Klaus Kirsch

Building Strong Partnerships for a Healthy Food Supply

With the increasing demands to not only supply produce, but also make sure that practices meet environmental and social standards, there has never been a more crucial time for partnership across the food chain. While each link in the value chain serves a unique purpose, it takes collaboration and strong partnership – from farmers to traders, processors to retailers and consumers – to foster a sustainable food supply.

As Global Manager for Bayer ForwardFarming, I know firsthand the importance of partnership. It is the guiding foundation on which we’ve built the global ForwardFarming network, a platform for knowledge exchange united by a shared commitment to demonstrating best agricultural practices from many perspectives, covering productivity, environmental and social concerns.

On the occasion of Bayer’s 15th appearance at Fruit Logistica, where we highlight successful food chain partnerships, I met with Stephan Brunner, Key Relations Manager for Food Chain Partnership at the Crop Science division of Bayer, to get his perspective on the importance of partnerships in agriculture, what makes partnerships effective and what he’s most excited about for Fruit Logistica 2019 and beyond.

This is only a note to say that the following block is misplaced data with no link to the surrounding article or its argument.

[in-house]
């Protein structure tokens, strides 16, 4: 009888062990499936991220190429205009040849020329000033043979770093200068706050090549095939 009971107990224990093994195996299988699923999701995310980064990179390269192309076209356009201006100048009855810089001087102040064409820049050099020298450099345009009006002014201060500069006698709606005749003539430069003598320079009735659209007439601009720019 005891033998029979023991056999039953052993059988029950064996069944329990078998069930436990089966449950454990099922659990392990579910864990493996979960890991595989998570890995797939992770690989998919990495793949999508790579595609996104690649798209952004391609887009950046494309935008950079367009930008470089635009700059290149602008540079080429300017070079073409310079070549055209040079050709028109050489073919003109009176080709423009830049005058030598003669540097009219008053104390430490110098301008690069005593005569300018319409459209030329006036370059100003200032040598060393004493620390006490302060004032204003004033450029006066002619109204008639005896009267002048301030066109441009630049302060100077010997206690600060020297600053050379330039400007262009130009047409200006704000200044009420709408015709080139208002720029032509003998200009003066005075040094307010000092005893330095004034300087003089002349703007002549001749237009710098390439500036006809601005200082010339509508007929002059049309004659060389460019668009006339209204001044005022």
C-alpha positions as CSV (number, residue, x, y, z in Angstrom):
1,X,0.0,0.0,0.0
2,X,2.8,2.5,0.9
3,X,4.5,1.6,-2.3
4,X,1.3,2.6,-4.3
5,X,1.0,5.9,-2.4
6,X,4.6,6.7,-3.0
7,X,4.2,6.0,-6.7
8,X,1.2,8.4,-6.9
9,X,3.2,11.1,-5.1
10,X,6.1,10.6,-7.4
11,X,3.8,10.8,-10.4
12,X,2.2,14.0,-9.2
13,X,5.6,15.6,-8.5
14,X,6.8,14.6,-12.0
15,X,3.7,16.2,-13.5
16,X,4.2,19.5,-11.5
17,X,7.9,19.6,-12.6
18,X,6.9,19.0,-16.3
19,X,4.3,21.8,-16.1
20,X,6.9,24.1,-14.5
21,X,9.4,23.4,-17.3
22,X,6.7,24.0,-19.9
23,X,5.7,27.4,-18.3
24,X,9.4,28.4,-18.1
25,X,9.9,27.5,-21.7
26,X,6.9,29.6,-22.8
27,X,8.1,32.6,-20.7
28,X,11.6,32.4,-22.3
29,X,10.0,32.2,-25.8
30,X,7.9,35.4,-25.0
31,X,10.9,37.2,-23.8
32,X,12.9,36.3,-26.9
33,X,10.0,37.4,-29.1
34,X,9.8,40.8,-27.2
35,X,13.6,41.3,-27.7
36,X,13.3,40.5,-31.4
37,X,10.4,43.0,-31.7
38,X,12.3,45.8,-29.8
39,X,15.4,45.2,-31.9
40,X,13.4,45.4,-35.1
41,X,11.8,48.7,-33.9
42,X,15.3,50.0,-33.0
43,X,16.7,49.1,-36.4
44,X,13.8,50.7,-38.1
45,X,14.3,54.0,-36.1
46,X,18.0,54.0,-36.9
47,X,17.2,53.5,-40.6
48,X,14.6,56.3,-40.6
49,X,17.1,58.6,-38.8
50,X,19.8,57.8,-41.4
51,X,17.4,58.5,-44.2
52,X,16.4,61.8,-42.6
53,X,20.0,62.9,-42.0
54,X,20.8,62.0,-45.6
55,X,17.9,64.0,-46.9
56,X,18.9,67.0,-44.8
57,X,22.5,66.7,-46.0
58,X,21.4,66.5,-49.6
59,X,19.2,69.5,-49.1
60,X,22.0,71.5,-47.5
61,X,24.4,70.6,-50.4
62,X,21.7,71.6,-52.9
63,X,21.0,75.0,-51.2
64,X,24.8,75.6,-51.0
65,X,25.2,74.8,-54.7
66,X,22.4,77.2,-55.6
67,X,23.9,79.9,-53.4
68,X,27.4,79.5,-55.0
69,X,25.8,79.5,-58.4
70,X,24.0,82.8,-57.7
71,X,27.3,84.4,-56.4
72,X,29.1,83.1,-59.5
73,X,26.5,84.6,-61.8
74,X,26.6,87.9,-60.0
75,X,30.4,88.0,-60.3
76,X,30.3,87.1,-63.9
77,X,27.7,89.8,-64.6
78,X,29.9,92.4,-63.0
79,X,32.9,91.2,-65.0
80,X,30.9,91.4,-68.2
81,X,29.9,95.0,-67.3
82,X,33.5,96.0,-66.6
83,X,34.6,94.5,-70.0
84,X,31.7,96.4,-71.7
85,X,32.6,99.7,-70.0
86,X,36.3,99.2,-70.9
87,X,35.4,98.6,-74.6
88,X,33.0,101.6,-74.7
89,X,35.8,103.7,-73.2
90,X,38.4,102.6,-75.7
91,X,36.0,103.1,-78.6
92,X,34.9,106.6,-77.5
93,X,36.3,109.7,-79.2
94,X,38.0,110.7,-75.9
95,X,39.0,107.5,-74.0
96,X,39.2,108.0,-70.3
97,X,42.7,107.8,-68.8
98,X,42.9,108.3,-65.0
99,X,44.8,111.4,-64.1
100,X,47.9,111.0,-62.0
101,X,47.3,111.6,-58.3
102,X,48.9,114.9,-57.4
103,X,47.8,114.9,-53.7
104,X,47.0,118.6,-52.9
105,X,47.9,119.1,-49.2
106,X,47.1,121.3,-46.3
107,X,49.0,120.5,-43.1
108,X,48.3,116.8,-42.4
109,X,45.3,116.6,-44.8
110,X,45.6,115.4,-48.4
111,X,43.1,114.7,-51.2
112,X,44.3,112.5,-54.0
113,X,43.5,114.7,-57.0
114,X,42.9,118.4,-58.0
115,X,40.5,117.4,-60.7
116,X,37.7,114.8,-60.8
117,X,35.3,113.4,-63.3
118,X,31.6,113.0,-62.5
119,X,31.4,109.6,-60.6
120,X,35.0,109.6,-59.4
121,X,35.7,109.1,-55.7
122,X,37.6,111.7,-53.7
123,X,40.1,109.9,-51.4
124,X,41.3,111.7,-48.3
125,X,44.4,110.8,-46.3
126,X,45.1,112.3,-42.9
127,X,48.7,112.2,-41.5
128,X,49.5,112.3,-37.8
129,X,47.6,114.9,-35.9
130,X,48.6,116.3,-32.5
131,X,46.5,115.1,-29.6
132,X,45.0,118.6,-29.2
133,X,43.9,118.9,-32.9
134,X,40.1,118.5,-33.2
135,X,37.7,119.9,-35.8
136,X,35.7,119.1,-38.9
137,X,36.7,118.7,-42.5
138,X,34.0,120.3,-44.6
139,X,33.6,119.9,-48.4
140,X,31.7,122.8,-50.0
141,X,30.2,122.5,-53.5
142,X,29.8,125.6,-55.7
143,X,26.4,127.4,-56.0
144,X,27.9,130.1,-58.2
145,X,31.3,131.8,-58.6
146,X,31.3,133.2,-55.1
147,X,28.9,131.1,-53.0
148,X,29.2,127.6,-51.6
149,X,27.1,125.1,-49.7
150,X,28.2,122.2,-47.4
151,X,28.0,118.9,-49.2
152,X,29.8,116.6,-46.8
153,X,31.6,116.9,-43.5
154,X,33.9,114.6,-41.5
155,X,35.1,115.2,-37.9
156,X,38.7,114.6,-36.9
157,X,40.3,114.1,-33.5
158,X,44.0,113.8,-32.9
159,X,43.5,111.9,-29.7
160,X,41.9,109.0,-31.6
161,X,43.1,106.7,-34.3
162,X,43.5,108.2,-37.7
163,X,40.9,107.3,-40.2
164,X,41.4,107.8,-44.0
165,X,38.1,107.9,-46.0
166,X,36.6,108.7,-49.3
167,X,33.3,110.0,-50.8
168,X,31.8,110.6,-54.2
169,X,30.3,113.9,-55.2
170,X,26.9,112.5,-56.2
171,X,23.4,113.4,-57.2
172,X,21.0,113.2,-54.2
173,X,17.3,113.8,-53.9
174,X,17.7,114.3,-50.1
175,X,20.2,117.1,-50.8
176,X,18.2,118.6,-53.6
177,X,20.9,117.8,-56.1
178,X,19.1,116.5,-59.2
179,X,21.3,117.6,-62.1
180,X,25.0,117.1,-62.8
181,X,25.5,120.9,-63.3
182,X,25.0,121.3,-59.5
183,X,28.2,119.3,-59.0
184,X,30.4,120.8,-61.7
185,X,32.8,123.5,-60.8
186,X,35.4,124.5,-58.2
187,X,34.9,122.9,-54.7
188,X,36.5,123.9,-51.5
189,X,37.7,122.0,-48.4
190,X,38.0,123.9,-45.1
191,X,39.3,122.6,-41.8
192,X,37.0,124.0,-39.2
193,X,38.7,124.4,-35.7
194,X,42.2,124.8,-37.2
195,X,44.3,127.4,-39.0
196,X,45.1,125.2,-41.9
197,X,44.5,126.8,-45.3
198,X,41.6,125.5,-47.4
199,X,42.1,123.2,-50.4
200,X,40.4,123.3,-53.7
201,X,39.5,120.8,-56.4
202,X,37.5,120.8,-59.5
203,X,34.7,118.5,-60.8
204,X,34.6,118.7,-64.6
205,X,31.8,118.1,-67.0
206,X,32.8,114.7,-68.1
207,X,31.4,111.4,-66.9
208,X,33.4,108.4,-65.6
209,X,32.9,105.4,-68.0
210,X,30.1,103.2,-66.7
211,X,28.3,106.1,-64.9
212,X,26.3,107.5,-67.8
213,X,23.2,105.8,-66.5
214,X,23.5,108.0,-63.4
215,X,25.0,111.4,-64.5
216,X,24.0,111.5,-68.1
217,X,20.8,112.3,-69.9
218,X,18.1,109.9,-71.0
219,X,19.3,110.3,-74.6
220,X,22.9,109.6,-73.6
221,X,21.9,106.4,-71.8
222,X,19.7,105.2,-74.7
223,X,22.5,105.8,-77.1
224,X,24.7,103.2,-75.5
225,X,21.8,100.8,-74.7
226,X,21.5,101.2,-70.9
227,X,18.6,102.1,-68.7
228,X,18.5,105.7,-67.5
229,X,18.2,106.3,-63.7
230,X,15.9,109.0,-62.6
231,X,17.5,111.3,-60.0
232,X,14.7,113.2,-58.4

Interview with Stephan Brunner

Klaus Kirsch: Why are strong partnerships critical to addressing the challenges of modern agriculture and safeguarding the food supply chain?

Klaus Kirsch, Global Manager, Bayer ForwardFarming
Klaus Kirsch, Global Manager, Bayer ForwardFarming
Klaus Kirsch,
Global Manager, Bayer ForwardFarming

Stephan Brunner: We, as Bayer, offer many innovations and solutions in seed, crop protection and digital technology, but we also realize that no single person or organization has all the answers for the many needs and challenges of food production. Across the value chain, there are myriad questions and areas that need to be covered, solutions to be found – we can’t do it alone. Strong collaboration means we’re focused on working with partners, NGOs, farmers and other stakeholders to identify and develop tools, services and technologies that add value to food companies, traders, processors, and retailers. It’s not one size fits all.

KK: How does Bayer’s Food Chain Partnership support farmers in being more sustainable, profitable and productive? And how does the Bayer ForwardFarming initiative enhance this effort and help foster partnerships at a local level?

Across the value chain, there are myriad questions and areas that need to be covered, solutions to be found – we can’t do it alone.

Stephan Brunner
Stephan Brunner (Bayer Food Chain Partnership)
Stephan Brunner (Bayer Food Chain Partnership)
Stephan Brunner is Key Relations Manager for Food Chain Partnership at the Crop Science division of Bayer.